SOYL Newsletter April 20151. iPad app update brings more benefits to growers
iSOYL has been updated to include more features, making it even more valuable to variable rate application users.
The app is a global first, allowing growers to manage their variable rate applications on an iPad to control equipment. Application files are seamlessly downloaded from the grower's mySOYL account, regardless of product, to an iPad and a corresponding 'as applied' record is uploaded afterwards.
iSOYL has a clear, easy to use interface and is compatible with most popular application equipment. Files are managed farm by farm and applicatiions shown on a field by field basis.
The update brings even more features to simplify precision crop production tasks. This includes the new ability to view all tasks as an overview map, as shown right, which allows the user to view all of the available tasks across all farms, or to select an individual farm as a graphical map as well as the existing field list.
Tom Parker, business development manager, explains, 'This is a really convenient way to be able to check that all your data is there before setting out to work and for contractors and farmers to be able to see the whole job as a map. It allows larger datasets to be viewed graphically rather than as a long list of filenames and the user can also select related tasks from the individual application map to see what else has been assigned to that field.'
A tour and help screens have also been added to help new and existing users with navigating the app and to demonstrate the full range of functions available. These screens appear on first opening but can also be accessed later via the menu. Every screen also has a handy help icon, which when tapped displays an overlay to show how to use every screen.
Other additional features include the ability to select product units for the as applied record and view completed application maps.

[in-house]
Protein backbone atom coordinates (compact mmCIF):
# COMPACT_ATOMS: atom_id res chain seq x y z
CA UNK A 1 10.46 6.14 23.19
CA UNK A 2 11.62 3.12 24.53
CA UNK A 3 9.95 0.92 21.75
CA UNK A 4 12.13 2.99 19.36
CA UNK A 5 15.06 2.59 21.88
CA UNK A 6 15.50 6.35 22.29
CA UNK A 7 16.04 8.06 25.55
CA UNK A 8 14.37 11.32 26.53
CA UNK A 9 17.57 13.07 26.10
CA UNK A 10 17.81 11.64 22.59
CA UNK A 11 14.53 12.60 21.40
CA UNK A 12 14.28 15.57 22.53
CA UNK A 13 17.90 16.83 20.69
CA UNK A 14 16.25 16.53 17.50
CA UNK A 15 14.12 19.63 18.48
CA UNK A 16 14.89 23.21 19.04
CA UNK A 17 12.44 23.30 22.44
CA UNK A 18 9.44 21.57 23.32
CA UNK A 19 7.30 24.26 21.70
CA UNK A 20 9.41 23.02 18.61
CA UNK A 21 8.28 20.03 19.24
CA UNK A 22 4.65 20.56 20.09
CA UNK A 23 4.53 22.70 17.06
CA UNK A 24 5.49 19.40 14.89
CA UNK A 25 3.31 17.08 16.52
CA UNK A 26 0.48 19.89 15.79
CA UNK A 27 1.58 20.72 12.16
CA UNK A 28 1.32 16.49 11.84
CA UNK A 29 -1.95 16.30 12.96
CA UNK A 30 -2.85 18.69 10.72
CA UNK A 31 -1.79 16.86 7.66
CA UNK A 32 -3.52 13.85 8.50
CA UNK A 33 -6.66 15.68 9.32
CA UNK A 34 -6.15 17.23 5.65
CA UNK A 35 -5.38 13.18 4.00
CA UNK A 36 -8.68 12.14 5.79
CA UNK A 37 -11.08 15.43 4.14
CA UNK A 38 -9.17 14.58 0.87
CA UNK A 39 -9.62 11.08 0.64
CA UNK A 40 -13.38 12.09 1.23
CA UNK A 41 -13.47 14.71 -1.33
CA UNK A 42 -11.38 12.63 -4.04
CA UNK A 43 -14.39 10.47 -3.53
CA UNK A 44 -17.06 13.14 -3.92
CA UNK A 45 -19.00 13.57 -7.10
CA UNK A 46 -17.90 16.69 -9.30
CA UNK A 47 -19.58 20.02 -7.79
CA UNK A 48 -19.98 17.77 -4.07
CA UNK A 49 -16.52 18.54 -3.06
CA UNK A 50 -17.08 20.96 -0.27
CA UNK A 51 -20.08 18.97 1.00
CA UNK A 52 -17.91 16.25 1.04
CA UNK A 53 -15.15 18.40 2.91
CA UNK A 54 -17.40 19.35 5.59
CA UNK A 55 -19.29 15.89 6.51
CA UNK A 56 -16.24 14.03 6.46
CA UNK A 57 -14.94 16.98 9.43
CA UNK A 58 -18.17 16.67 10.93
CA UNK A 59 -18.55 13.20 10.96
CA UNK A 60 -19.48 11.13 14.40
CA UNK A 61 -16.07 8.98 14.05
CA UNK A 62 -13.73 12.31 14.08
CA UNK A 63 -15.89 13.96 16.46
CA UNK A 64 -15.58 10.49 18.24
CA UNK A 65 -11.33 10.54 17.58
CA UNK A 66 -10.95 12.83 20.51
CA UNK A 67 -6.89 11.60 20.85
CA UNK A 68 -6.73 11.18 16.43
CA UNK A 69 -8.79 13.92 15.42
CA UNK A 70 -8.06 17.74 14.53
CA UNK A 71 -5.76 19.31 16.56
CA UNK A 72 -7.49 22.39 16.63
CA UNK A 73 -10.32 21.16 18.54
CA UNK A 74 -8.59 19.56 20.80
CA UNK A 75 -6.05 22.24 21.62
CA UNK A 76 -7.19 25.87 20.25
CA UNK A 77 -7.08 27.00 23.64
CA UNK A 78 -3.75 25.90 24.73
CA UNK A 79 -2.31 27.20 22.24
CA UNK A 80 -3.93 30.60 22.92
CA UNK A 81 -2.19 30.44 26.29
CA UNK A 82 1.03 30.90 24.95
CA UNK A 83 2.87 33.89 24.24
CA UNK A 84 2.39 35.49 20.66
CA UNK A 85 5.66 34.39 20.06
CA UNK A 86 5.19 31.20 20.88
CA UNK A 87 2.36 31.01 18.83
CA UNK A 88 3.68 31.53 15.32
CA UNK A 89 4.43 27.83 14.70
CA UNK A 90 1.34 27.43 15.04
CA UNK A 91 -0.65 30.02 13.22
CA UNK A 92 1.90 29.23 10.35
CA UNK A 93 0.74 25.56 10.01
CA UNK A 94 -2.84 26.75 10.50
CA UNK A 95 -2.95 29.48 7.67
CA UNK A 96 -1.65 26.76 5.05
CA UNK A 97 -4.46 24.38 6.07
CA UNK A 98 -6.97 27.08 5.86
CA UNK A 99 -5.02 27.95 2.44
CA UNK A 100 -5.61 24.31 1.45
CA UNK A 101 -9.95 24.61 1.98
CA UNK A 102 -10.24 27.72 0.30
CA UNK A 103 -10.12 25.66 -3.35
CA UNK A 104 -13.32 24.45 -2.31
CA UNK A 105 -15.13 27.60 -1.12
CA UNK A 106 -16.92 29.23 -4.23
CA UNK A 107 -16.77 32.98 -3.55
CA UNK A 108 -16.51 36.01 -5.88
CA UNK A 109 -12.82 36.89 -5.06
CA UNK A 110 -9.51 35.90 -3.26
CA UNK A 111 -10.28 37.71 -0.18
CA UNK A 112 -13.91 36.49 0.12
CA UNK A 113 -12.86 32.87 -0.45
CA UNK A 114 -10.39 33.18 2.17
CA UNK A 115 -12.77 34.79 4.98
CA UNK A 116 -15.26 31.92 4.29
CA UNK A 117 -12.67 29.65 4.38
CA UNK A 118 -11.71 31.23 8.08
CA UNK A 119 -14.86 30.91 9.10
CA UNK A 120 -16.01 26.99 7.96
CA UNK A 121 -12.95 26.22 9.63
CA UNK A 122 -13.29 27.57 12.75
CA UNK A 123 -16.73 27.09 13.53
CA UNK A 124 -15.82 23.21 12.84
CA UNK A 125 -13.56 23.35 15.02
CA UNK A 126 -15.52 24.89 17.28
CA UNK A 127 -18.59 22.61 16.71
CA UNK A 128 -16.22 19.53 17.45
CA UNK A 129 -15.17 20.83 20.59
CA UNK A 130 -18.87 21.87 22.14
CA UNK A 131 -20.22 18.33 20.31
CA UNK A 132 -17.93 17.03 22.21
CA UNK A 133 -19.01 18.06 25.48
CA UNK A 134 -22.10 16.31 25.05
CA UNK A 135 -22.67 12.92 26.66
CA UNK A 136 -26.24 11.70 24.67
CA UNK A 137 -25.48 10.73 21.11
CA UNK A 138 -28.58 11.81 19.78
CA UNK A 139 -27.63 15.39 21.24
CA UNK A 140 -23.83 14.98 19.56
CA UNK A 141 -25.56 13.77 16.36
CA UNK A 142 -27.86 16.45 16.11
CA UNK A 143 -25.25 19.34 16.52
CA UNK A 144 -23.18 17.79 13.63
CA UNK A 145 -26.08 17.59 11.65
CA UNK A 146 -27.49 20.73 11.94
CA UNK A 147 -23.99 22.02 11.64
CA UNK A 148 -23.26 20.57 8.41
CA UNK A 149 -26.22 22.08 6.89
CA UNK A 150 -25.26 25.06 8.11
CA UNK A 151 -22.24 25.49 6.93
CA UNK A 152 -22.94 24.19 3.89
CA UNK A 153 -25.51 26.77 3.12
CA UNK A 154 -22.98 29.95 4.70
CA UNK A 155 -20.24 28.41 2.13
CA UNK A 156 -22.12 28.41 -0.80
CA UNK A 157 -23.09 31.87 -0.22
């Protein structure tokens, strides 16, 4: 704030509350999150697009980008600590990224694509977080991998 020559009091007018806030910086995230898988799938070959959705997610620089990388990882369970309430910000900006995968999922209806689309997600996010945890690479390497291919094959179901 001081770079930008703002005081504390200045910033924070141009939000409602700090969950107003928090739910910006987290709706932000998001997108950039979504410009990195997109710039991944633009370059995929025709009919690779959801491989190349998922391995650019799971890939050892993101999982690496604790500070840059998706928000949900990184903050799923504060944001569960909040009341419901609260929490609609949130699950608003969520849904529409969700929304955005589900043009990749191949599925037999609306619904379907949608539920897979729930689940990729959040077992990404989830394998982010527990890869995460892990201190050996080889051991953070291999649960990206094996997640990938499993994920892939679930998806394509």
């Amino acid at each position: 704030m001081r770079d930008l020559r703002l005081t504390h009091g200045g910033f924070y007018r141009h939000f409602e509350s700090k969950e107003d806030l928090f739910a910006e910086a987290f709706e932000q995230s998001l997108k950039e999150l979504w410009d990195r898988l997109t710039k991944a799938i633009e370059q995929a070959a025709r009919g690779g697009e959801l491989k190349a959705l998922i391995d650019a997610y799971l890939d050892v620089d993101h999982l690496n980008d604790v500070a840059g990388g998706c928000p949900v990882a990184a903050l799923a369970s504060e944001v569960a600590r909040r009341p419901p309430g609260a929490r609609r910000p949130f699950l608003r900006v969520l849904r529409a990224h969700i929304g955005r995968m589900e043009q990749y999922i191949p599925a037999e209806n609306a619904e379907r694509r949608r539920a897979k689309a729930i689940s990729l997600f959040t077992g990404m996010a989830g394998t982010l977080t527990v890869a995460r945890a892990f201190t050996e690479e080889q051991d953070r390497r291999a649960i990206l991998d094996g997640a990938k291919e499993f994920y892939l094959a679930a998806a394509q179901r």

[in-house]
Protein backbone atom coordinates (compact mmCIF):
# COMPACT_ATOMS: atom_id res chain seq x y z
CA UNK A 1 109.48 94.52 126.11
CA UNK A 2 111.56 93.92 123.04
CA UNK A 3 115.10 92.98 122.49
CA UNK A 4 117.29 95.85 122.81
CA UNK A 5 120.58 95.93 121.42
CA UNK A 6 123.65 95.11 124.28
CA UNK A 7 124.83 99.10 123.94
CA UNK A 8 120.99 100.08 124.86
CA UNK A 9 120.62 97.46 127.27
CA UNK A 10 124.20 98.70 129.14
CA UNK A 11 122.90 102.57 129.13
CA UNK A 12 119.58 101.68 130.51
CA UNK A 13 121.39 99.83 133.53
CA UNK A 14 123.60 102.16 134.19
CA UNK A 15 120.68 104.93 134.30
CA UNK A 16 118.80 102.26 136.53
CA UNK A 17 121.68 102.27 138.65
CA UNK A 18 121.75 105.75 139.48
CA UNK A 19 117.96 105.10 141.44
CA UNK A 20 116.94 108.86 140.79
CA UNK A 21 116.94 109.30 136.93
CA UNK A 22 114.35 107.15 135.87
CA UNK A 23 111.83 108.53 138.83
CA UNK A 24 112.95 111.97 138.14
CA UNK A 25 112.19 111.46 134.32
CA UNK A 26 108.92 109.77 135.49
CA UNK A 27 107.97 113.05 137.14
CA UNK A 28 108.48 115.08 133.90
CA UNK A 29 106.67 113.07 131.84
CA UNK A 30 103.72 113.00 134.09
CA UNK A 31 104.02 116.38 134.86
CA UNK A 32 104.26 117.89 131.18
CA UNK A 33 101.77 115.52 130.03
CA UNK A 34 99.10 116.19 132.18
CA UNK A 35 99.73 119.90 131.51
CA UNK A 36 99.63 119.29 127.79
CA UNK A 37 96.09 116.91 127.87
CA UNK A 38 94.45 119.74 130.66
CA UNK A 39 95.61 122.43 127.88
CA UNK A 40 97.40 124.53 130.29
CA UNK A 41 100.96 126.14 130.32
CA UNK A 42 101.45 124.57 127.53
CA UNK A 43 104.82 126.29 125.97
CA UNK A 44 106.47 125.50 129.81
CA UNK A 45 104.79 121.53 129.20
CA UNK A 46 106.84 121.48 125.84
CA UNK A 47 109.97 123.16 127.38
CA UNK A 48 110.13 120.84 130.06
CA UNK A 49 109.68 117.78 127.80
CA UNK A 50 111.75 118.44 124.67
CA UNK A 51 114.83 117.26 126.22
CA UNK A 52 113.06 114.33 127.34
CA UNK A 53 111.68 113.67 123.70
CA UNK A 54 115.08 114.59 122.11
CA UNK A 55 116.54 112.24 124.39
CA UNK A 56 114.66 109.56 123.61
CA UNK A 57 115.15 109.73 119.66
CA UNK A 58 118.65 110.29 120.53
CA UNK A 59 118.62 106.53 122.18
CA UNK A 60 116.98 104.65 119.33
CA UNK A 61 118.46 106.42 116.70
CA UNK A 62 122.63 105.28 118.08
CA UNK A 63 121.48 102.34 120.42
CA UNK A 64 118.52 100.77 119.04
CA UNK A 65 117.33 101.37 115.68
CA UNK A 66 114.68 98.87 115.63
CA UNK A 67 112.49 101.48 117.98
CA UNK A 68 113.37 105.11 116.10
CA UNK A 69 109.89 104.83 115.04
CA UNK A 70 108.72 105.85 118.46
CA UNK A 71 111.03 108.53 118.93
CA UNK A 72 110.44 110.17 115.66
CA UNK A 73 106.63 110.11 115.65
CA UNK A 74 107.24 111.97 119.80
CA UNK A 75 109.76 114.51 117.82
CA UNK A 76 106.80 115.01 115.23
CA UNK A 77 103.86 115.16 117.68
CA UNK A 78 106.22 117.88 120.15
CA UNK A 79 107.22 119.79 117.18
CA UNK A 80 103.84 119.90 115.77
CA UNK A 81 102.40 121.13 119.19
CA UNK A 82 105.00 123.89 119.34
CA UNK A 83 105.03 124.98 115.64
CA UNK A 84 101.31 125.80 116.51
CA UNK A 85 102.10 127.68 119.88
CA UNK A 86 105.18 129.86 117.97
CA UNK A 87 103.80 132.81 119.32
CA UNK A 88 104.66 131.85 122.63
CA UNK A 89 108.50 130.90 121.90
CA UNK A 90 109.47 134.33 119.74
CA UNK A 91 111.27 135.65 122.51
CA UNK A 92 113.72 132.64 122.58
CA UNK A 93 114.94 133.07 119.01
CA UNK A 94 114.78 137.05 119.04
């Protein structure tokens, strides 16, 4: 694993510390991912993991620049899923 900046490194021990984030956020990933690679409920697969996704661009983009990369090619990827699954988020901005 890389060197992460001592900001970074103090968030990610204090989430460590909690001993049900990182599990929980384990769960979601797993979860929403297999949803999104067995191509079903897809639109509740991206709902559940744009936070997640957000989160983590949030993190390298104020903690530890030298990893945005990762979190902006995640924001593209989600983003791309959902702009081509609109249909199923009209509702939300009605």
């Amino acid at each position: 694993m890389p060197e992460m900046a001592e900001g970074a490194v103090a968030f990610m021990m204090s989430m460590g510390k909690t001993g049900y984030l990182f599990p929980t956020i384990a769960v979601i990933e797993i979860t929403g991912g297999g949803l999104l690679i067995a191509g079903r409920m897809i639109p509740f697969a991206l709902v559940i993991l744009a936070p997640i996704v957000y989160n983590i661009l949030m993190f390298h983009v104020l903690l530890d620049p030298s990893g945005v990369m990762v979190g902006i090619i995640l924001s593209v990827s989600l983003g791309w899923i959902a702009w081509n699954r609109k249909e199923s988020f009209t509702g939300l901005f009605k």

Existing users can download the latest version of iSOYL as a free upgrade.
The updated app is available now on the Apple App Store. Visit iTunes to download or www.isoyl.com for more information.
2. Still time to improve yields with variable rate N
May has almost arrived but there are still at least four weeks of satellite image acquisitions remaining. These images could help identify variation in the canopy development of winter wheat and winter barley, enabling you to apply nitrogen where it's needed and achieve the best possible yield while minimising waste.
By signing up to SOYLsense, growers can access all remaining images for this season with detailed data for individual farms, as well as the selection of satellite images of the UK that have been collected since mid February. SOYL's dedicated office team is also available to help manage any in-field variation, providing support and creating nitrogen plans for you if needed.
The team is now beginning to focus on creating the final applications for winter wheat and winter barley. These are treated with a field average reverse model which applies an increased dose to the thicker areas and a decreased dose to the thinner areas. This prevents over application to any areas that are non responsive to nitrogen and avoids yield penalties in forward areas which have previously been treated with two minimum doses.
For more information, please speak to your usual SOYL contact or call the SOYLsense team on 01635 204198.
3. All your questions answered at Cereals 2015
Visit SOYL at this year's Cereals event to learn more about how precision crop production services can benefit your business. As well as demonstrations of the iSOYL app and online business management tool, mySOYL, the SOYL experts will be on hand to discuss your thoughts and queries around all things precision farming, including compatibility, getting started, soil science and product information.
This year's event is on 10th and 11th June at Boothby Graffoe, near Lincoln, LN5 0AS. You can find us on stand 412.
4. Are you prepared for maize'